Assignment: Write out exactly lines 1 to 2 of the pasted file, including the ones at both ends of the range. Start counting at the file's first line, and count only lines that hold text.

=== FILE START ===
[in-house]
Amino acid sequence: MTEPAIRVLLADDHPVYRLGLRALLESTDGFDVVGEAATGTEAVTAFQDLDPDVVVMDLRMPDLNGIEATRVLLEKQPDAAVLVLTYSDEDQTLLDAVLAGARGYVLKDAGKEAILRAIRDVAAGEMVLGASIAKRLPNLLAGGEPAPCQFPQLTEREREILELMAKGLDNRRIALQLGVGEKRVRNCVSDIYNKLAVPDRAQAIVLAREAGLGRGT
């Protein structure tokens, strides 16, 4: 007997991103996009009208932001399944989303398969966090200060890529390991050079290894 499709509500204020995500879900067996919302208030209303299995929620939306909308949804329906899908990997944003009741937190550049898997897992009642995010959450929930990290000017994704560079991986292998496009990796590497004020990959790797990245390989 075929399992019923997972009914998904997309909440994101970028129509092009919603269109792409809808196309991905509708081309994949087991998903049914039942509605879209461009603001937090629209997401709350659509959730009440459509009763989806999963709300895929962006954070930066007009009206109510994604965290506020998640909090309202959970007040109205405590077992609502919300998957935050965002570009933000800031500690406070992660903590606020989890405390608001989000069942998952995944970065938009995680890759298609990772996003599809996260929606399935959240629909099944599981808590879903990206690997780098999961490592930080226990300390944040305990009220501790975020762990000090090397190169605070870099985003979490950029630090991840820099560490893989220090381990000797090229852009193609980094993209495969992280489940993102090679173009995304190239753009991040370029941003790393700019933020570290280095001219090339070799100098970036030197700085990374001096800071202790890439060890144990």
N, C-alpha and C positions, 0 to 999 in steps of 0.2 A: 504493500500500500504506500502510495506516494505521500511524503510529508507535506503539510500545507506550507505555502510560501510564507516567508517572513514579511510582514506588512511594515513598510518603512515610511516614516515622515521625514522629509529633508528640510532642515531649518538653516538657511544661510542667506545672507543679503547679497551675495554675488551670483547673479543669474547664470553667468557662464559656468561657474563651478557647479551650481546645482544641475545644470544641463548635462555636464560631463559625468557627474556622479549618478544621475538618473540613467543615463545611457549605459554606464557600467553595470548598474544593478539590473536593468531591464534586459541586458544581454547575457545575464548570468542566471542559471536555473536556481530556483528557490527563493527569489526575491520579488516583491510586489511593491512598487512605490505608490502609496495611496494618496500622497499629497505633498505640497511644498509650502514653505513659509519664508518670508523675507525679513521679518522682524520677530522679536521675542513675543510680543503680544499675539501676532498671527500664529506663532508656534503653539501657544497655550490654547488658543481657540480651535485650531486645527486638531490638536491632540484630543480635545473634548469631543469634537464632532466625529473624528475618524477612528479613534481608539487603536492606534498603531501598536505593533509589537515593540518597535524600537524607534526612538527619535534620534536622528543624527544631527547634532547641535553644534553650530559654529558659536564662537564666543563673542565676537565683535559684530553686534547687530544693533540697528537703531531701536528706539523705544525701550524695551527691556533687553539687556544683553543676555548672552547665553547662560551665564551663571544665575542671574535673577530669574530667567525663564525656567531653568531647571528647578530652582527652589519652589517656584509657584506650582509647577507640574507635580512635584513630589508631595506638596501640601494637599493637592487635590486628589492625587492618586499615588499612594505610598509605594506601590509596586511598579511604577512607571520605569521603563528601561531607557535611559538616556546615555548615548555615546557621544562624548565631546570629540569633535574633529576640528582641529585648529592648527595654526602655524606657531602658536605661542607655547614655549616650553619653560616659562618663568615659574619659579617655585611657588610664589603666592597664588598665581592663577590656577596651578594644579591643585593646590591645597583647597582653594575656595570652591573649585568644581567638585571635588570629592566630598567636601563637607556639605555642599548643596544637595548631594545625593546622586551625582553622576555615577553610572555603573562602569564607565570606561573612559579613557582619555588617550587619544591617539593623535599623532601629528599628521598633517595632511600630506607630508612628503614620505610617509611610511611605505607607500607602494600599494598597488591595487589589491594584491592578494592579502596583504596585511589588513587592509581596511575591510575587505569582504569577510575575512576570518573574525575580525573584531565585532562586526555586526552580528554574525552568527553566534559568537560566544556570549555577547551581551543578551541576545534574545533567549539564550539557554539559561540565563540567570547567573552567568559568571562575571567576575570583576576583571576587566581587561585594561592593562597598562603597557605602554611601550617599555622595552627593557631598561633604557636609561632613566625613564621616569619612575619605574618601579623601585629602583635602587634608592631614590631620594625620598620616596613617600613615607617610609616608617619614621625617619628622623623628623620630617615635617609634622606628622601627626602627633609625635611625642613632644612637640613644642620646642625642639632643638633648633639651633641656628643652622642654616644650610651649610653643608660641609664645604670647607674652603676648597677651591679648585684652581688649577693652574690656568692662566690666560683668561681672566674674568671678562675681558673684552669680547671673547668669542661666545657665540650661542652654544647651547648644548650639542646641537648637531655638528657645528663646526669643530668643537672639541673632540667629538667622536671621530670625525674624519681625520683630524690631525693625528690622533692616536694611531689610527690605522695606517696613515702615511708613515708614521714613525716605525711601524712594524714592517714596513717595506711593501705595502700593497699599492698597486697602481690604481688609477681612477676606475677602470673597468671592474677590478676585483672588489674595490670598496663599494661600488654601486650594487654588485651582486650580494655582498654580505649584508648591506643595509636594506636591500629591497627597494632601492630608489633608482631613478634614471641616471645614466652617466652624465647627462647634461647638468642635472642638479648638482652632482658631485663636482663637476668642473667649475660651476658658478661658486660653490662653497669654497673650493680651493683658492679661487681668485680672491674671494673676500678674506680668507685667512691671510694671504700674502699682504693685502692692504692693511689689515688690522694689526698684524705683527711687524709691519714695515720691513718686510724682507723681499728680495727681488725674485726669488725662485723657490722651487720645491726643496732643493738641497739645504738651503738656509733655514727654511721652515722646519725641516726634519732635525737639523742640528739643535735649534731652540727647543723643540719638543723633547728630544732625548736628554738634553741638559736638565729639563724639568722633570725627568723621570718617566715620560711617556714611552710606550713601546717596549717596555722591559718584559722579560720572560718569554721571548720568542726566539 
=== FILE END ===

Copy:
[in-house]
Amino acid sequence: MTEPAIRVLLADDHPVYRLGLRALLESTDGFDVVGEAATGTEAVTAFQDLDPDVVVMDLRMPDLNGIEATRVLLEKQPDAAVLVLTYSDEDQTLLDAVLAGARGYVLKDAGKEAILRAIRDVAAGEMVLGASIAKRLPNLLAGGEPAPCQFPQLTEREREILELMAKGLDNRRIALQLGVGEKRVRNCVSDIYNKLAVPDRAQAIVLAREAGLGRGT